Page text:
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2nd Trimester: The Ultimate Guide to Pregnancy Issues

2nd Trimester: The Ultimate Guide to Pregnancy Issues

Your 2nd Trimester

When you hit the 2nd trimester, your nausea should be diminishing, your appetite is coming back, and you get a boost of energy. It’s fantastic! On the other side of things, your hormones are peaking, which means you're going to have more bloating and more gas. Some of my patients say, 'In the morning my tummy is still flat, but by the end of the day I look really pregnant!' It’s not your baby that’s changing; it’s that your increased progesterone is trapping food and gas in your belly. Let’s look at what other issues might emerge in your second trimester.


The second trimester is when you’ll start noticing some changes in your sleep. Starting at 20 weeks, the uterus really starts gaining volume, and if you sleep on your back, the uterus will be laying on top of your vena cava and can diminish blood flow back to the heart, making you lightheaded and dizzy.

How to soothe it:

  • I tell my patients to sleep on their side, and on the left side if possible. Sleeping on the left side helps keep the uterus from sitting on your liver and also improves circulation to the heart and allows for the best blood flow to the fetus, uterus, and kidneys.
  • This isn’t to say you should freak out if you wake up in the morning, and you’re on your back. You’ll be fine, but just try to make sure you always start the night on your side.

Urinary Tract Infections (UTIs)

Urinary tract infections are super common throughout pregnancy, including the second trimester. Part of it has to do with your physiology and the way the uterus changes the pelvic anatomy. And similar to the acid reflux we discussed earlier, your hormones are relaxing the muscles around your urinary system, so you're more prone to having a little bit of urinary reflux back up into the urethra. They’re also more common because being pregnant means you’re in a bit of an immunocompromised state, so it’s harder, in general, for you to fight infections. UTI symptoms are similar to others you’re experiencing in pregnancy, so UTI symptoms are often confused with the symptoms of pregnancy. At my practice, like most, we’re checking for them at each visit, and we’re proactive about treatment.

How to soothe it:

  • Research shows—though we don’t 100% understand why—that drinking cranberry juice or taking cranberry pills may help prevent UTIs. That said, I don’t use cranberry products to treat a UTI; they don’t replace antibiotics.
  • If you think you might have a UTI, check with your OB/GYN. If you test positive, they’ll most likely prescribe an antibiotic. Antibiotics work by killing the bacteria that are causing the infection, but that means they’re also inadvertently killing the good bacteria in your gut. To replenish the good bacteria, I recommend taking a probiotic. I’m a big fan of probiotics to reestablish your gut microbiome in general. You can either take a probiotic supplement or by eating yogurt that’s fortified with probiotics. If you don’t do either, your good gut bacteria will repopulate on their own, but it can take several months.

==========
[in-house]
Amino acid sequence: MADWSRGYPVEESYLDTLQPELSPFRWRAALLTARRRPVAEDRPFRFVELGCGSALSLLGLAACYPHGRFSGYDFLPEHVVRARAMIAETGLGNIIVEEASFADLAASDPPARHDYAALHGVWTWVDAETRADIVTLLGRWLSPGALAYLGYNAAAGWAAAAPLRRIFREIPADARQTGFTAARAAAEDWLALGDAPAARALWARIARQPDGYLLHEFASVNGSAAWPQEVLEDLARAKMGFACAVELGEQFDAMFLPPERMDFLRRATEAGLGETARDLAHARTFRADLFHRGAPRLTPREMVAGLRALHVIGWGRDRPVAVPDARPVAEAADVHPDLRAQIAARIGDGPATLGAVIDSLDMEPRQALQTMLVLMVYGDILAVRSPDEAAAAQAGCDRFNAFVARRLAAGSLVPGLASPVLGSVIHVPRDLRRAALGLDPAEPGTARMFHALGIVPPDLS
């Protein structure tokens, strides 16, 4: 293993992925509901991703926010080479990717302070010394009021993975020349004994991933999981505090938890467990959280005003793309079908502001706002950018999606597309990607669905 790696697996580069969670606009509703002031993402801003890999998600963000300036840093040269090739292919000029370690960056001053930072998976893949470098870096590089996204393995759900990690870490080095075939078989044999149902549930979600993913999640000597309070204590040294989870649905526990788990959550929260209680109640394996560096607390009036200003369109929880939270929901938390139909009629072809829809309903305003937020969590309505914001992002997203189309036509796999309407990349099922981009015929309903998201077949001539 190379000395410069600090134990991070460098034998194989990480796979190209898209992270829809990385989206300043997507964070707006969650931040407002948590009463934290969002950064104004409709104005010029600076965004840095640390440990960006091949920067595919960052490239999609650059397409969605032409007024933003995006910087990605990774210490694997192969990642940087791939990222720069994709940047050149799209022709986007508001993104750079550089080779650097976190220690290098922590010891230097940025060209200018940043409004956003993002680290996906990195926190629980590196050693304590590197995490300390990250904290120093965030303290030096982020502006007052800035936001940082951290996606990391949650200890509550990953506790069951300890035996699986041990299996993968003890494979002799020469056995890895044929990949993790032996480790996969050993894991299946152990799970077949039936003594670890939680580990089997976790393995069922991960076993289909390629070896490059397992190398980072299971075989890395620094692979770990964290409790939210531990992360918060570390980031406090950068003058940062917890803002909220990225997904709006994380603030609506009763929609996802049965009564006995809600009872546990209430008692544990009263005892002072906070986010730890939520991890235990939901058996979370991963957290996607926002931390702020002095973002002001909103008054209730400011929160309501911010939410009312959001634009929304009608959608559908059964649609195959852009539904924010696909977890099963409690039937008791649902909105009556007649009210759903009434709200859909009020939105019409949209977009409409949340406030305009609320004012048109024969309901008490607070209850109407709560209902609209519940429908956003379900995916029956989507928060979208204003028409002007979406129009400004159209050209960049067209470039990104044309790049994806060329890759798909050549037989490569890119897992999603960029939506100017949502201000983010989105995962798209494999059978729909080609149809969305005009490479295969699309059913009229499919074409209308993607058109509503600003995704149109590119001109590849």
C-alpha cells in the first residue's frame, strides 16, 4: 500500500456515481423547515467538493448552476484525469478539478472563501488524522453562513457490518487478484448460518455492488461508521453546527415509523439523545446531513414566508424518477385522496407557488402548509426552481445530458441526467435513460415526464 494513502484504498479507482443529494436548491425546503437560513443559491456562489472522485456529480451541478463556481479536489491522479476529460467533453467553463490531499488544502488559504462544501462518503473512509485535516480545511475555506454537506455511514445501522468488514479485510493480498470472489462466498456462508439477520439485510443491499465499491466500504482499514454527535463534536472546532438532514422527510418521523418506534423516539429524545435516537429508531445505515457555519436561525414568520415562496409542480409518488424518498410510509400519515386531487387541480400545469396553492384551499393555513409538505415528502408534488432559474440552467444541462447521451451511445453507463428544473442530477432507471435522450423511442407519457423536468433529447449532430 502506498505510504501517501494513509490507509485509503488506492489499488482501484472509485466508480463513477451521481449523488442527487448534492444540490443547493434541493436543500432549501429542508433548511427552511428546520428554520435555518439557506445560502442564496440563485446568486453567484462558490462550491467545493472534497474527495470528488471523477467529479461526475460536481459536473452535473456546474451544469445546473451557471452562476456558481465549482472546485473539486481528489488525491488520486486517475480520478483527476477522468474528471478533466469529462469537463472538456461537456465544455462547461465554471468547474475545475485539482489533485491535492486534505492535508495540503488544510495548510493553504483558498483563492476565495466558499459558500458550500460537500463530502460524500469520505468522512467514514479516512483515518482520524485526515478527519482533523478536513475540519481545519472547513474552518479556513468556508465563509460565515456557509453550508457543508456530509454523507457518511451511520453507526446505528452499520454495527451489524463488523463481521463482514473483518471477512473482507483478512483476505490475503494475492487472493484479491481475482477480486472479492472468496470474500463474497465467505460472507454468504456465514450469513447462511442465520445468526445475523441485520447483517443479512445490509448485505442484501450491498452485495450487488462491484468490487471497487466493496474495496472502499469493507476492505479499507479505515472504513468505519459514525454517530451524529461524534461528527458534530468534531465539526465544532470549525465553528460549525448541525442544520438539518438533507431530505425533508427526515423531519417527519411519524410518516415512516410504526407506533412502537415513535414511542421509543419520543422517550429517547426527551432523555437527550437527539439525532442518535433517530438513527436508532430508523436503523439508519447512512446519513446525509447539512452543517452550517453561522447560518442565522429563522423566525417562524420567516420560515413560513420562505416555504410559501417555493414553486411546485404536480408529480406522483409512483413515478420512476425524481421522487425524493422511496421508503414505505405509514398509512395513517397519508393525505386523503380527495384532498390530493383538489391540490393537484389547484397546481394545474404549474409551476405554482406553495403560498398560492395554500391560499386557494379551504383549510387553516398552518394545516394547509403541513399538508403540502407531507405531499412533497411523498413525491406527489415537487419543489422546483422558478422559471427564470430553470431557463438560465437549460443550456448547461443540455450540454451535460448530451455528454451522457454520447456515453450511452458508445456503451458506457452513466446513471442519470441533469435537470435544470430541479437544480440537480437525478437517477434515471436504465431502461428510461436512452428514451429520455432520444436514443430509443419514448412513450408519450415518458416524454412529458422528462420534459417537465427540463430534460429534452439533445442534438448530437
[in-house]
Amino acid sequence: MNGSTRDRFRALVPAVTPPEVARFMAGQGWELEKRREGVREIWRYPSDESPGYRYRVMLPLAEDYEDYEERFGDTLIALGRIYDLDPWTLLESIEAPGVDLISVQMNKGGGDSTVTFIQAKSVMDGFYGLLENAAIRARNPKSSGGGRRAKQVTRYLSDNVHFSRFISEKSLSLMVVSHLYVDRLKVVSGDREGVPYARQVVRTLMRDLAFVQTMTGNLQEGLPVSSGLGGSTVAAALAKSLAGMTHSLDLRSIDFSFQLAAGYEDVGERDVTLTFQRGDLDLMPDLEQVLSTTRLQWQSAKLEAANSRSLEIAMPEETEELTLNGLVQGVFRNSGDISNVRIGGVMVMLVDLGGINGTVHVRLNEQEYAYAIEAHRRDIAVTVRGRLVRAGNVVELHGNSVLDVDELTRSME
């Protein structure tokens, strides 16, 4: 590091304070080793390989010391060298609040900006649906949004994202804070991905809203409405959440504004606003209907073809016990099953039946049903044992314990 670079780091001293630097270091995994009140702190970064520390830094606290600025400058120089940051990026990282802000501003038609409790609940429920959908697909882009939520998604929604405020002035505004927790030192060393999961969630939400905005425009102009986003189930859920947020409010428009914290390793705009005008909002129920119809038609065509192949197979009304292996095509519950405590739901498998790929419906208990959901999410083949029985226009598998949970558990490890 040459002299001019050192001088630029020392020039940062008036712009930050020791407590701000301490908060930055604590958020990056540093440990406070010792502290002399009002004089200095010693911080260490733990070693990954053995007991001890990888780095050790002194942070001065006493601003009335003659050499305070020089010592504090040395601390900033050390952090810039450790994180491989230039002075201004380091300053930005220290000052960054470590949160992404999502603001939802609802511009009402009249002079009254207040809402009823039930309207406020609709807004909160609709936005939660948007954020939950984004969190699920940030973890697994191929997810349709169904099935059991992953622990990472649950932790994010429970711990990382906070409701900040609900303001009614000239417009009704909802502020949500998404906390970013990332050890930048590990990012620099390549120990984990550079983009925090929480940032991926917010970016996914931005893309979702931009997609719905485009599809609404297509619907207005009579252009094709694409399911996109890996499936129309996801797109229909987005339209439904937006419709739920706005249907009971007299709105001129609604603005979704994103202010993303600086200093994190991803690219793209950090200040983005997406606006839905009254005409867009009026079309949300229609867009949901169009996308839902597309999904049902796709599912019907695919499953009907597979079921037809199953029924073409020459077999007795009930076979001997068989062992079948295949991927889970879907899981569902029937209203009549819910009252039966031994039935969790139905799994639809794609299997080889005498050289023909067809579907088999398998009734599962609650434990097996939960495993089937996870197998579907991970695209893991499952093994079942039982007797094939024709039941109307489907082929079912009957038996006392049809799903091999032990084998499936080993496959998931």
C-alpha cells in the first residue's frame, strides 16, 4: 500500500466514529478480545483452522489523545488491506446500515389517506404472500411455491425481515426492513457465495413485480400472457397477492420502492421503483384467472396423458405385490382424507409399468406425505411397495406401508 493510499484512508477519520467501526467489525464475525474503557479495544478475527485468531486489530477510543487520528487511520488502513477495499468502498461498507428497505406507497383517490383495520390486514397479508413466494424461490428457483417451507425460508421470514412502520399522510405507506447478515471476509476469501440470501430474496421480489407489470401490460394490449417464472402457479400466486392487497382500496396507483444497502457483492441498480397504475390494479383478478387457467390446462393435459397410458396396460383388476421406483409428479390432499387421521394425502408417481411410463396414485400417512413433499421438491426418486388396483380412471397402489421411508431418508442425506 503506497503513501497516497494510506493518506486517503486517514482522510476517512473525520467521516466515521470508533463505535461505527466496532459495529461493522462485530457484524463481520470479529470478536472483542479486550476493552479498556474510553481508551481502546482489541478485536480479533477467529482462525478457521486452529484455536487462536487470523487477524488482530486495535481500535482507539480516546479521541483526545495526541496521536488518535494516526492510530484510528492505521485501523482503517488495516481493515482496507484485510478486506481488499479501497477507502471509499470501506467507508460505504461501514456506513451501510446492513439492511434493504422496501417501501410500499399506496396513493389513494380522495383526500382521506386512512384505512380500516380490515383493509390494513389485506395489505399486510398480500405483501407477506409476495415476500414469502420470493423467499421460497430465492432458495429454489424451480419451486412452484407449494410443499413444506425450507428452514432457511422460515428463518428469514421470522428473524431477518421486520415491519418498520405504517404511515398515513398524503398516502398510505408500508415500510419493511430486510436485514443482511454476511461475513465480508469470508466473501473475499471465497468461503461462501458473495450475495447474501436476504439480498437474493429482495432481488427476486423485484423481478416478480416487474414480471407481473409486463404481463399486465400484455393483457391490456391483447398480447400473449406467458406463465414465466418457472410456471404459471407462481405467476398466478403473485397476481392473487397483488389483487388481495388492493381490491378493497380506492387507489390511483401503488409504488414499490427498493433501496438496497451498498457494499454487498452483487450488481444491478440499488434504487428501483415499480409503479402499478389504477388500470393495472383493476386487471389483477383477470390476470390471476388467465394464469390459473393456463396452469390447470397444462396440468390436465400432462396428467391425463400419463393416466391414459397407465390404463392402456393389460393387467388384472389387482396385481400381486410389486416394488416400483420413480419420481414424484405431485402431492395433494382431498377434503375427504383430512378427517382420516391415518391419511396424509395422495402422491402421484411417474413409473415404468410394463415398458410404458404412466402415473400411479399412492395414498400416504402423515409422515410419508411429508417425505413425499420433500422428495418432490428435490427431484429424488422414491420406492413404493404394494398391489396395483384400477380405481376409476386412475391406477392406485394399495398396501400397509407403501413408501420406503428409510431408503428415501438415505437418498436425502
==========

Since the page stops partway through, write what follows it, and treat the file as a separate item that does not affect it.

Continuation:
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Constipation is a really common symptom that typically begins early in the second trimester. Again, it’s due to progesterone slowing everything down. The good news is this protects the baby and helps you absorb the nutrients your body needs. But the bad news is it also means you're absorbing more water from your gut, and so you end up having harder, more frequent stools.

How to soothe it:

  • If constipation is a concern, I usually recommend a diet rich in fiber. I also recommend you talk to your OB/GYN. They might suggest an over-the-counter stool softener.
  • I also recommend that women increase their water intake during pregnancy to two-to-three liters a day. It can be hard to get that in every day but have it as a goal.
  • You should also look at other changes you’ve made that may be contributing to constipation. Exercise helps keep you regular, so if you’ve cut back, look at adding more movement to your day. Also, caffeine helps with bowel regularity, so if you’ve cut back on that, it may be a contributor. If you don’t want to add more caffeine back to your diet, try my first two tips.

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Leg Cramps

Leg cramps are caused by multiple factors. It can sometimes signal a lack of calcium. I always tell my patients, 'You're making a person, and those little embryos will take everything from the mother. They absorb all the calcium they can.' And particularly now, people are drinking less 'real' milk, so it can be hard to get calcium in your diet unless you're intentional about it.

How to soothe it:

  • Calcium helps diminish leg cramps (and also helps with reflux). To get more calcium through food, try cheese, almonds, or yogurt, which may also help with pregnancy constipation. Also, look at adding bananas to your diet for a magnesium boost.

You’re almost there!

Go to Dr. Fiss’s guide to Trimester 3!
By Caitlin Fiss, MD

This site is intended for informational purposes only and does not provide medical advice. Please consult your physician or other health-care professional.

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